Work–family conflict and prolonged fatigue among Japanese married male physicians
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- Ohta, H., Wada, K., Kawashima, M. et al. Int Arch Occup Environ Health (2011) 84: 937. doi:10.1007/s00420-011-0613-z
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Fatigue experienced by physicians may not only endanger their own health but may also affect the safety of patients. Such fatigue may be associated with the work environment and personal factors such as work–family conflict (WFC). This study aimed to determine the association between WFC and prolonged fatigue among Japanese married male physicians.
Physicians who graduated from a Japanese medical school answered a mailed anonymous self-report questionnaire. For assessment of WFC and prolonged fatigue, the Japanese versions of the WFC scale and the Checklist of Individual Strength questionnaire (CIS) were used. Prolonged fatigue was defined as the upper quartile of total CIS scores. The WFC scale comprises six dimensions. Total scores were divided into tertiles: low, intermediate, and high levels of WFC. A multiple logistic regression analysis was performed to examine the association between WFC and prolonged fatigue.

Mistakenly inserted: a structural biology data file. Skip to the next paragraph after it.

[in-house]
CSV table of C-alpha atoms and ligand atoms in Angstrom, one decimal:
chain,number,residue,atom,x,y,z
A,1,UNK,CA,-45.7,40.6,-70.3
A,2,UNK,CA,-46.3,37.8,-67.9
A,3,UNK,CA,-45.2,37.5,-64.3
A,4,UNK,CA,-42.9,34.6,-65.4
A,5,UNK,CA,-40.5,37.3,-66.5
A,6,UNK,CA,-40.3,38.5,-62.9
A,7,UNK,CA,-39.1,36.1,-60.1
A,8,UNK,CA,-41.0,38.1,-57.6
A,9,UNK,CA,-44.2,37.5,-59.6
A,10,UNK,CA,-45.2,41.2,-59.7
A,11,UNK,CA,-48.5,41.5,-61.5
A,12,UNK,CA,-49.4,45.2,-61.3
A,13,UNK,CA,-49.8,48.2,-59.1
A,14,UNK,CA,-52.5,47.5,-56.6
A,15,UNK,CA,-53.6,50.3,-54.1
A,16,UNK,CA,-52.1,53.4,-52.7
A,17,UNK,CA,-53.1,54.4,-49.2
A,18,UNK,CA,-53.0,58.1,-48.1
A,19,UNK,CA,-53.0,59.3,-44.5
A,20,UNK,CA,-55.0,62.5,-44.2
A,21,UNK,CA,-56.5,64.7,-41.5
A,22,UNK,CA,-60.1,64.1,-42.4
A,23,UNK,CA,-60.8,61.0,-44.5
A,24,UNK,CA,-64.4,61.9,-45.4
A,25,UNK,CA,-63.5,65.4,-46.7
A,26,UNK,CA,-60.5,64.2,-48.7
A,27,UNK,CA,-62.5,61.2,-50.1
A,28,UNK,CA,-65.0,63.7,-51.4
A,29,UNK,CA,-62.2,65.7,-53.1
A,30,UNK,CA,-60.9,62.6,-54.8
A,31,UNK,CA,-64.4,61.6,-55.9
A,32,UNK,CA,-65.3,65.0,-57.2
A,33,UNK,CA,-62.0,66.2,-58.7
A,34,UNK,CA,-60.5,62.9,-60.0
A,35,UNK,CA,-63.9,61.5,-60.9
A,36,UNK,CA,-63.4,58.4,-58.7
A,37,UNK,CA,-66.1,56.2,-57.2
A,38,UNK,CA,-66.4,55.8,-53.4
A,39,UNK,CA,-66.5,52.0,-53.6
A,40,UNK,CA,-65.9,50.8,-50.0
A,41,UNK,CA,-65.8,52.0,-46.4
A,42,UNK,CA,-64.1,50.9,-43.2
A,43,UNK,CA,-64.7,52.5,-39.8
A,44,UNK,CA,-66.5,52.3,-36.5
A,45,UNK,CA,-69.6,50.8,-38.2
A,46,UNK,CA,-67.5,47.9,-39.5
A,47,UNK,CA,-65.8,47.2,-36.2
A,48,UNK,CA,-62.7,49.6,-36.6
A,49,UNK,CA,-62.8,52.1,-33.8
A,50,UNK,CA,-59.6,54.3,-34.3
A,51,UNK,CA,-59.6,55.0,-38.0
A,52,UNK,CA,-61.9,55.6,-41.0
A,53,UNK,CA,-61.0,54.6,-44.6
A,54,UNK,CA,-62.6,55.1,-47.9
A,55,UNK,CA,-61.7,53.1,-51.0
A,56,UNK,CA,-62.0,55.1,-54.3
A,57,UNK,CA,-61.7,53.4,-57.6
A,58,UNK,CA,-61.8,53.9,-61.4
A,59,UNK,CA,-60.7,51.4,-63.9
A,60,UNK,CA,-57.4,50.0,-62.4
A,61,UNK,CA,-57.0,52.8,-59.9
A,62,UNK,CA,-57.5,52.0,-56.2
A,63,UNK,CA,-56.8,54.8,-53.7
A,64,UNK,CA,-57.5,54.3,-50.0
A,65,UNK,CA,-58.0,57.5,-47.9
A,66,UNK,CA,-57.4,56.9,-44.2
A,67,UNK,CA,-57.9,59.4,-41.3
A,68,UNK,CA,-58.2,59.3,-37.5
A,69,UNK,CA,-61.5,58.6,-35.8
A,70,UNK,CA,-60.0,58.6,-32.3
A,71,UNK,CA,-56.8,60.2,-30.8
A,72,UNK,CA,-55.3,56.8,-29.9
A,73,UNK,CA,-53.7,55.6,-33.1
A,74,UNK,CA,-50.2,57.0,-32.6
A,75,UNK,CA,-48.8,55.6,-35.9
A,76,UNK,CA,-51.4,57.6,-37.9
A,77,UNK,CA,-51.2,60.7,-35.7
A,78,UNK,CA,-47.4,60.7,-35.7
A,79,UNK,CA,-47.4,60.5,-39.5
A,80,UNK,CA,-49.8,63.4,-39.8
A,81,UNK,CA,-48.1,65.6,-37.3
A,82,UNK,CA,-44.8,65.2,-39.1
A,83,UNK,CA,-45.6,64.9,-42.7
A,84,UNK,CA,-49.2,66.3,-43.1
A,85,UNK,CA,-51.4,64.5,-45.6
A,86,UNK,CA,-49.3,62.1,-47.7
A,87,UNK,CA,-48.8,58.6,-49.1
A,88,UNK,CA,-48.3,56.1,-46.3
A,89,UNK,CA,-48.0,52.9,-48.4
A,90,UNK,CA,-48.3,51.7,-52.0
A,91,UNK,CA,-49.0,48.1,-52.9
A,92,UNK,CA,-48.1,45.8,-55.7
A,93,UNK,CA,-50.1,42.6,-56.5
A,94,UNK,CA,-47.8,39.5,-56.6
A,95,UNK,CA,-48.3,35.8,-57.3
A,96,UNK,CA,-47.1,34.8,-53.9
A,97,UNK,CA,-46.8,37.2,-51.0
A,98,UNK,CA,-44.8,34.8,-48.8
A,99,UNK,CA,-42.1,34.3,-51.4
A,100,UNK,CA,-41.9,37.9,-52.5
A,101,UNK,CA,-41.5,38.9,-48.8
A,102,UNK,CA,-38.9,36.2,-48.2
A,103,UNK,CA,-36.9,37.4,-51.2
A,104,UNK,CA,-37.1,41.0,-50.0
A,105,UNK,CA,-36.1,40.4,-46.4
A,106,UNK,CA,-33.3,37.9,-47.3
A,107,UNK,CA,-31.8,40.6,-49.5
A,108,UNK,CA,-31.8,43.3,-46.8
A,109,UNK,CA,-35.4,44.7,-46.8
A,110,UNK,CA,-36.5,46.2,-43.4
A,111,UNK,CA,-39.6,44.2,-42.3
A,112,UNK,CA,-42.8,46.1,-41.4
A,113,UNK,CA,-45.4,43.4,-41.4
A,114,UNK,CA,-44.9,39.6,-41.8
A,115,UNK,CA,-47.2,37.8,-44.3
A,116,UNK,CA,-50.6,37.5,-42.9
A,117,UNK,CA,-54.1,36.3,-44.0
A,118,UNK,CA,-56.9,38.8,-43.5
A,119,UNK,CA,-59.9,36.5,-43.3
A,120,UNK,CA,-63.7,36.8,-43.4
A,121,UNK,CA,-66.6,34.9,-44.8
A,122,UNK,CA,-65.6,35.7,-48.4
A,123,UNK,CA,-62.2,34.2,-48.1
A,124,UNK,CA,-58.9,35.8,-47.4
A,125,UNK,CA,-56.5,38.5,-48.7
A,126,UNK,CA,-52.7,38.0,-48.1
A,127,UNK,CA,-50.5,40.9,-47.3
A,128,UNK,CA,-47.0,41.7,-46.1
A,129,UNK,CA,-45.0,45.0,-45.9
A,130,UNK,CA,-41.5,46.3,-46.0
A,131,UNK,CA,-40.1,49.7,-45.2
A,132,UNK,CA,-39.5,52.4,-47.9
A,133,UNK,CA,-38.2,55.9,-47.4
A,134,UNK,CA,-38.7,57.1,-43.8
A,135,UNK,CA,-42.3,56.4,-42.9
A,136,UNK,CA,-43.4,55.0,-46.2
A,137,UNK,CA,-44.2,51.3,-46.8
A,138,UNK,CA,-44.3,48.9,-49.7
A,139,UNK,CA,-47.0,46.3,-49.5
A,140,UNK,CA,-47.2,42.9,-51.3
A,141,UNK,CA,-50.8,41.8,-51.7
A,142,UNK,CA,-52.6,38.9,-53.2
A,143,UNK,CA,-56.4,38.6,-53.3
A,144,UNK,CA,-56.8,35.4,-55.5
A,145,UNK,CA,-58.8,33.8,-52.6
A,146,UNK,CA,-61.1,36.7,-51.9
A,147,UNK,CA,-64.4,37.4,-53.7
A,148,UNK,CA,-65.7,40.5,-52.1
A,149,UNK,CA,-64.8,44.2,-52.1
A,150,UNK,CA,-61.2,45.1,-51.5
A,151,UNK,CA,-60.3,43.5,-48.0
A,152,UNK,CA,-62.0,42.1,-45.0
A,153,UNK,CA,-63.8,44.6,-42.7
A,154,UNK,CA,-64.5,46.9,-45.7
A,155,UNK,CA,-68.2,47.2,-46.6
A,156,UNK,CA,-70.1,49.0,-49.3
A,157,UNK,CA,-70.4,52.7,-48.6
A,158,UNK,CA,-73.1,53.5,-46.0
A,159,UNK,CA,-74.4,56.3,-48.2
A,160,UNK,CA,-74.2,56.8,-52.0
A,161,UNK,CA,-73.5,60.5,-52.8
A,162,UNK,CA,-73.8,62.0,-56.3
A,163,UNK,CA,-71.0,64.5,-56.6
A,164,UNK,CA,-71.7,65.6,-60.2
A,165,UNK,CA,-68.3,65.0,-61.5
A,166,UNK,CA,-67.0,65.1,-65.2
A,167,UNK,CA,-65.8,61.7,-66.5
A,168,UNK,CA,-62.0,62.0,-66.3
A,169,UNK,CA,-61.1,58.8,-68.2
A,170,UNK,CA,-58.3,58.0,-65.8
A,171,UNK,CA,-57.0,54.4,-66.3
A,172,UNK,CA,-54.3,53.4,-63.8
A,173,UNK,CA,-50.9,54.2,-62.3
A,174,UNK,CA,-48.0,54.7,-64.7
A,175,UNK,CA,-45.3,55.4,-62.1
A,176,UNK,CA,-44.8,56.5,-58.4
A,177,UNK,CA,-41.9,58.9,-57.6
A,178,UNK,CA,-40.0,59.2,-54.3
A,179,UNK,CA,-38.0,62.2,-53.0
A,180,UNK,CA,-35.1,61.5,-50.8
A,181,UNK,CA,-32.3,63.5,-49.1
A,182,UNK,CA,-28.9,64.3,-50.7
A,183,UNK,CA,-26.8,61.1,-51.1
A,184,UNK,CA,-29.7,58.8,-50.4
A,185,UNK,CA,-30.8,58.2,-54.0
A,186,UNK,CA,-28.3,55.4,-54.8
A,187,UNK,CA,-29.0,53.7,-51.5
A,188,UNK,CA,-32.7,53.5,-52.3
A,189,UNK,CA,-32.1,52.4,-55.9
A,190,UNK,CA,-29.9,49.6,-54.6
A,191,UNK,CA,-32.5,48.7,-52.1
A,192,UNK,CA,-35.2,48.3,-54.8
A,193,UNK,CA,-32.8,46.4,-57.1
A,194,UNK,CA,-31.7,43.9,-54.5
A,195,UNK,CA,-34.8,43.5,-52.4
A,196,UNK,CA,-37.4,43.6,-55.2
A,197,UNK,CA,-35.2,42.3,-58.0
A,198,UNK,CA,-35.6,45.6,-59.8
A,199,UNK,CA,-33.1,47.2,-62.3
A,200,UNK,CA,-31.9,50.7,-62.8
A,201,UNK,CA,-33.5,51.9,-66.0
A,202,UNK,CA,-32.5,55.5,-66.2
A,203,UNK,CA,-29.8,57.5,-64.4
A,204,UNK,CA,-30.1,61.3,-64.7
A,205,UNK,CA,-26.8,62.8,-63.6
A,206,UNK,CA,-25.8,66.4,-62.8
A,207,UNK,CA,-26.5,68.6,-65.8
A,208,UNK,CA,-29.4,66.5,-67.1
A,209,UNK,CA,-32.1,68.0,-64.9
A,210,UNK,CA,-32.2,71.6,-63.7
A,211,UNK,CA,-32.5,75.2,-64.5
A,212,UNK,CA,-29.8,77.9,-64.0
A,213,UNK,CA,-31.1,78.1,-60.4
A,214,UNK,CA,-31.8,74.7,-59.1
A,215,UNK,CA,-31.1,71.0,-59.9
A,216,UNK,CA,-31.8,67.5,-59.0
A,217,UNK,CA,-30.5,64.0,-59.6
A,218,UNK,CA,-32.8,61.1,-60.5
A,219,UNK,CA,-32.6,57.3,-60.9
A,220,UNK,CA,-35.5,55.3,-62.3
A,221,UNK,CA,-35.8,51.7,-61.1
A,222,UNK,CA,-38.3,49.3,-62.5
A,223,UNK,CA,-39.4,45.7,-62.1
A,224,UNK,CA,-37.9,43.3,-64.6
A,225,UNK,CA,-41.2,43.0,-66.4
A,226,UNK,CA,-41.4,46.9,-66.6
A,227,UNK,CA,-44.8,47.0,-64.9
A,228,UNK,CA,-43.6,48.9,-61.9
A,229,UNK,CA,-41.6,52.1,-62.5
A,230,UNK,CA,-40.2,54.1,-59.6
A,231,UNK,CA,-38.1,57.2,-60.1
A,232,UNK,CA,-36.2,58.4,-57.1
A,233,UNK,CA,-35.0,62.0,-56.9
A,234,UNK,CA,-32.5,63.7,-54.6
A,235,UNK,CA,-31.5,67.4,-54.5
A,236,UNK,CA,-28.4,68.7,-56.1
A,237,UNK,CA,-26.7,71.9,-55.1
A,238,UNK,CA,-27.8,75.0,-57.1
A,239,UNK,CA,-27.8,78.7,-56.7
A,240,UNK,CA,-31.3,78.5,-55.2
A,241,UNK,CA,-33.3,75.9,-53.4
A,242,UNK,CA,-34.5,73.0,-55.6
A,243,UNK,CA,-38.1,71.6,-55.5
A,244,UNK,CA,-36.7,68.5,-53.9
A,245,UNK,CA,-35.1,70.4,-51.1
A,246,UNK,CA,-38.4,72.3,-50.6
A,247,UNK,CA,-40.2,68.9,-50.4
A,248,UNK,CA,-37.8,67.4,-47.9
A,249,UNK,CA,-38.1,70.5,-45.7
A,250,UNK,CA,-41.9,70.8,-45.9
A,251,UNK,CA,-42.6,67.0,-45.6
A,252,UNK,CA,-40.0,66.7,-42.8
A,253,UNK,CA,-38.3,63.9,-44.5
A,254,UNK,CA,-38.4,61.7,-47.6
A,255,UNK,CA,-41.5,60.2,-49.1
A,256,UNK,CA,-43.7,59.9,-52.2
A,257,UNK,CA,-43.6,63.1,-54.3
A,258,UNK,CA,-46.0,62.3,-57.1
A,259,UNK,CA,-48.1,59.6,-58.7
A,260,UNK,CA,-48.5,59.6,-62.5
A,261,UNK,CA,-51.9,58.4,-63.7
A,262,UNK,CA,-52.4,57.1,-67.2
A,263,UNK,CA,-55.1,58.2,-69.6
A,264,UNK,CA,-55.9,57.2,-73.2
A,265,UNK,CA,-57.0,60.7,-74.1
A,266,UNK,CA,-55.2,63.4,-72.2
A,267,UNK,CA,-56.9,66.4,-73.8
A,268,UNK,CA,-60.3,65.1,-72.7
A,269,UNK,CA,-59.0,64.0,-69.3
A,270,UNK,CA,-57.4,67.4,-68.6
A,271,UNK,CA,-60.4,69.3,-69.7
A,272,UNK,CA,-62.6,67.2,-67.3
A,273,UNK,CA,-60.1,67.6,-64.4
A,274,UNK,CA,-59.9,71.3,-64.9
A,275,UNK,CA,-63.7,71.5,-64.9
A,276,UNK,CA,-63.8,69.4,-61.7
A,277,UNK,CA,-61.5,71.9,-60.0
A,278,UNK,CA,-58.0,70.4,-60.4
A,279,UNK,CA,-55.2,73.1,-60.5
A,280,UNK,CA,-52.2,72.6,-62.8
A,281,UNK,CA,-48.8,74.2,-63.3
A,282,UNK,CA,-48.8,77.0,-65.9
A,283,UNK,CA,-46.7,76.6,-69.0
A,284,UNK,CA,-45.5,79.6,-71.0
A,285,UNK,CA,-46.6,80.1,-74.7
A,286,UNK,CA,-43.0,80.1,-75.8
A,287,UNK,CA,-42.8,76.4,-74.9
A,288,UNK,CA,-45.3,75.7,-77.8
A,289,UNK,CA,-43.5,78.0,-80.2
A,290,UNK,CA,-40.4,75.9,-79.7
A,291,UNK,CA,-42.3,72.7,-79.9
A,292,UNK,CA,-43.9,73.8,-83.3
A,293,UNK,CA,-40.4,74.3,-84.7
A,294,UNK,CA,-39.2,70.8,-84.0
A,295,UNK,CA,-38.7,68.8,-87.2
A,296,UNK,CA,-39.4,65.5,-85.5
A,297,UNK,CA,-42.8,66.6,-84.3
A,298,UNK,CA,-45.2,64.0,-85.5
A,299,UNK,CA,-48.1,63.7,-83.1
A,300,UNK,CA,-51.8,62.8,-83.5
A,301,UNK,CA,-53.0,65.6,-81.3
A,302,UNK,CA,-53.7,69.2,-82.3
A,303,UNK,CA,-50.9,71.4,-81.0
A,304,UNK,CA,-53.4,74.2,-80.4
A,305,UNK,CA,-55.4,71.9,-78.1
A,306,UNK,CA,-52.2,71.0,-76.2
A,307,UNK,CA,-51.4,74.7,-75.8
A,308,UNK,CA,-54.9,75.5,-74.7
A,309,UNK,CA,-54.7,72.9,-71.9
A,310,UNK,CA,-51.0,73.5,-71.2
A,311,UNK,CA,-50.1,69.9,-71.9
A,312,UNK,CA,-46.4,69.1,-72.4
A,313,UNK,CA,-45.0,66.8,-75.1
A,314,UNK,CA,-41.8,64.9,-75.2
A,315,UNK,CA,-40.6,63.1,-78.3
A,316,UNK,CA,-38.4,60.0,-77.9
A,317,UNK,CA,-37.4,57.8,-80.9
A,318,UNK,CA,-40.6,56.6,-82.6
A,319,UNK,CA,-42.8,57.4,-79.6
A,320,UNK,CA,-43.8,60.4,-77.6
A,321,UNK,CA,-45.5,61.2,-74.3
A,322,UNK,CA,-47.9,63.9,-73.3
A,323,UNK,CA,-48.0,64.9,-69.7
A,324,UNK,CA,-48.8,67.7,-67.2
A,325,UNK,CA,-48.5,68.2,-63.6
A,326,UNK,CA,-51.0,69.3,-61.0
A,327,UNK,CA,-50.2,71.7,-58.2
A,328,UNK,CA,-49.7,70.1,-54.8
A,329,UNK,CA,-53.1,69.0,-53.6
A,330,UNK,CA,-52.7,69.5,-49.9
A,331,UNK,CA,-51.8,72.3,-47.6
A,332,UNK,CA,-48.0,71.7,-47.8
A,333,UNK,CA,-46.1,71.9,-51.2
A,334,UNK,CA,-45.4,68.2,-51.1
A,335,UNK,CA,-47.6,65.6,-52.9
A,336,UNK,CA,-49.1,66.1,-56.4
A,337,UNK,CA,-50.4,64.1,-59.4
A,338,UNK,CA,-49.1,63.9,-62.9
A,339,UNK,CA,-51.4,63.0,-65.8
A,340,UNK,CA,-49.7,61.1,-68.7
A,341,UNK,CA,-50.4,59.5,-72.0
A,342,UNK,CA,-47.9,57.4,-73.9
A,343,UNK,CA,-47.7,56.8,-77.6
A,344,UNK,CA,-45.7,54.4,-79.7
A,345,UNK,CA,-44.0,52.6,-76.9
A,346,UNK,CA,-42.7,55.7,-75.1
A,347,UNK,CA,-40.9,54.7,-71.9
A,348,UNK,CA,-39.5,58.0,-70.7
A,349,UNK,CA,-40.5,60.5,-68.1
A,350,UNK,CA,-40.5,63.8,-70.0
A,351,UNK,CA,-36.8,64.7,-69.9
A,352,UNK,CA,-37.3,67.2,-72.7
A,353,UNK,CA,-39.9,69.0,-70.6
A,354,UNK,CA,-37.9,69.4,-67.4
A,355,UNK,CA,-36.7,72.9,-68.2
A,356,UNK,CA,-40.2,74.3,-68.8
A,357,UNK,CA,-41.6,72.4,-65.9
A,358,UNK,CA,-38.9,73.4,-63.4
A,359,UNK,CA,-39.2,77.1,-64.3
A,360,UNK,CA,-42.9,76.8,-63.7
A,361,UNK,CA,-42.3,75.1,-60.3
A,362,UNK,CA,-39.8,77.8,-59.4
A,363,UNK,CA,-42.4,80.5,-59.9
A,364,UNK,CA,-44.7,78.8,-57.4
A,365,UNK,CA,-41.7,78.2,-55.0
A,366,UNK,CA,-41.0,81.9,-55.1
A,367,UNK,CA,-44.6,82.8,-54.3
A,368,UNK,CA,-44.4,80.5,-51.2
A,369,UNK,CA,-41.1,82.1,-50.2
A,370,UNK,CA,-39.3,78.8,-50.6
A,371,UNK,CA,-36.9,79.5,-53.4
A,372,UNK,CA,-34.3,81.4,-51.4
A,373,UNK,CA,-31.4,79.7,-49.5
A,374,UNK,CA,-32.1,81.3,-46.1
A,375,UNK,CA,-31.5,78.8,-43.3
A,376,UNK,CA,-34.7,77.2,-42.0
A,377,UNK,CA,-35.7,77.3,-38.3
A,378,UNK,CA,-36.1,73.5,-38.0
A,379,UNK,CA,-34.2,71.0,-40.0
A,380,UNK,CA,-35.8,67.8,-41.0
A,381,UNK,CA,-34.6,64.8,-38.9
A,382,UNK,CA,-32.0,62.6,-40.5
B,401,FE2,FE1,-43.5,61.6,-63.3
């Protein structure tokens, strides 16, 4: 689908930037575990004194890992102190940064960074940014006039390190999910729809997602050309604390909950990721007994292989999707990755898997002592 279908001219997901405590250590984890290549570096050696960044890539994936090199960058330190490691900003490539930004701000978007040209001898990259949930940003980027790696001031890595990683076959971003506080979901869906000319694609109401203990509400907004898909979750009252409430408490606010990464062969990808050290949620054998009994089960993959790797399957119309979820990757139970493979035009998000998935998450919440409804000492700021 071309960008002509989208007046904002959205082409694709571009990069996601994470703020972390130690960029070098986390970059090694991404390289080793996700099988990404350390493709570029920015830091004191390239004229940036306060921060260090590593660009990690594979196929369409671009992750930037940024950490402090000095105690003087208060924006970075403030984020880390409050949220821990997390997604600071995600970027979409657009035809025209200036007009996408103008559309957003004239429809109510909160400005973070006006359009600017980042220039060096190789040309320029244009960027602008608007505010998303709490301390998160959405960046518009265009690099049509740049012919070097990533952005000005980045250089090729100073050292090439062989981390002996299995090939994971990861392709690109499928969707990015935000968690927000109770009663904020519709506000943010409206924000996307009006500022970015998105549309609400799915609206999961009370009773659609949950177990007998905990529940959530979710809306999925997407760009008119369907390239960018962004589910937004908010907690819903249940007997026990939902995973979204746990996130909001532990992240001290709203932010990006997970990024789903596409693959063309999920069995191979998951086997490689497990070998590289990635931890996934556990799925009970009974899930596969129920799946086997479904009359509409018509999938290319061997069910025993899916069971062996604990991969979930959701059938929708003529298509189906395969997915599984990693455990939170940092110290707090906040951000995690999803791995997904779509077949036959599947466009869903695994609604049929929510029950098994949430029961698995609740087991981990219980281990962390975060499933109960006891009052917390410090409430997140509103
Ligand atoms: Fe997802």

A total of 540 male physicians answered the questionnaire, and the data of 444 married male physicians were analyzed. The data were then adjusted for age and work condition factors. Prolonged fatigue was significantly associated with high strain-based work interference with family (WIF; corrected odds ratio, 5.56; 95% confidence interval, 2.55–12.1), intermediate strain-based WIF (2.53, 1.25–5.10), high time-based family interference with work (FIW; 1.92, 1.08–3.40), and there was a weak association with high strain-based FIW (1.93, 0.98–3.83).
Employers should take measures to improve working conditions in hospitals, and give physicians the opportunity to learn how to cope with WFC. These measures could ultimately help prevent prolonged fatigue.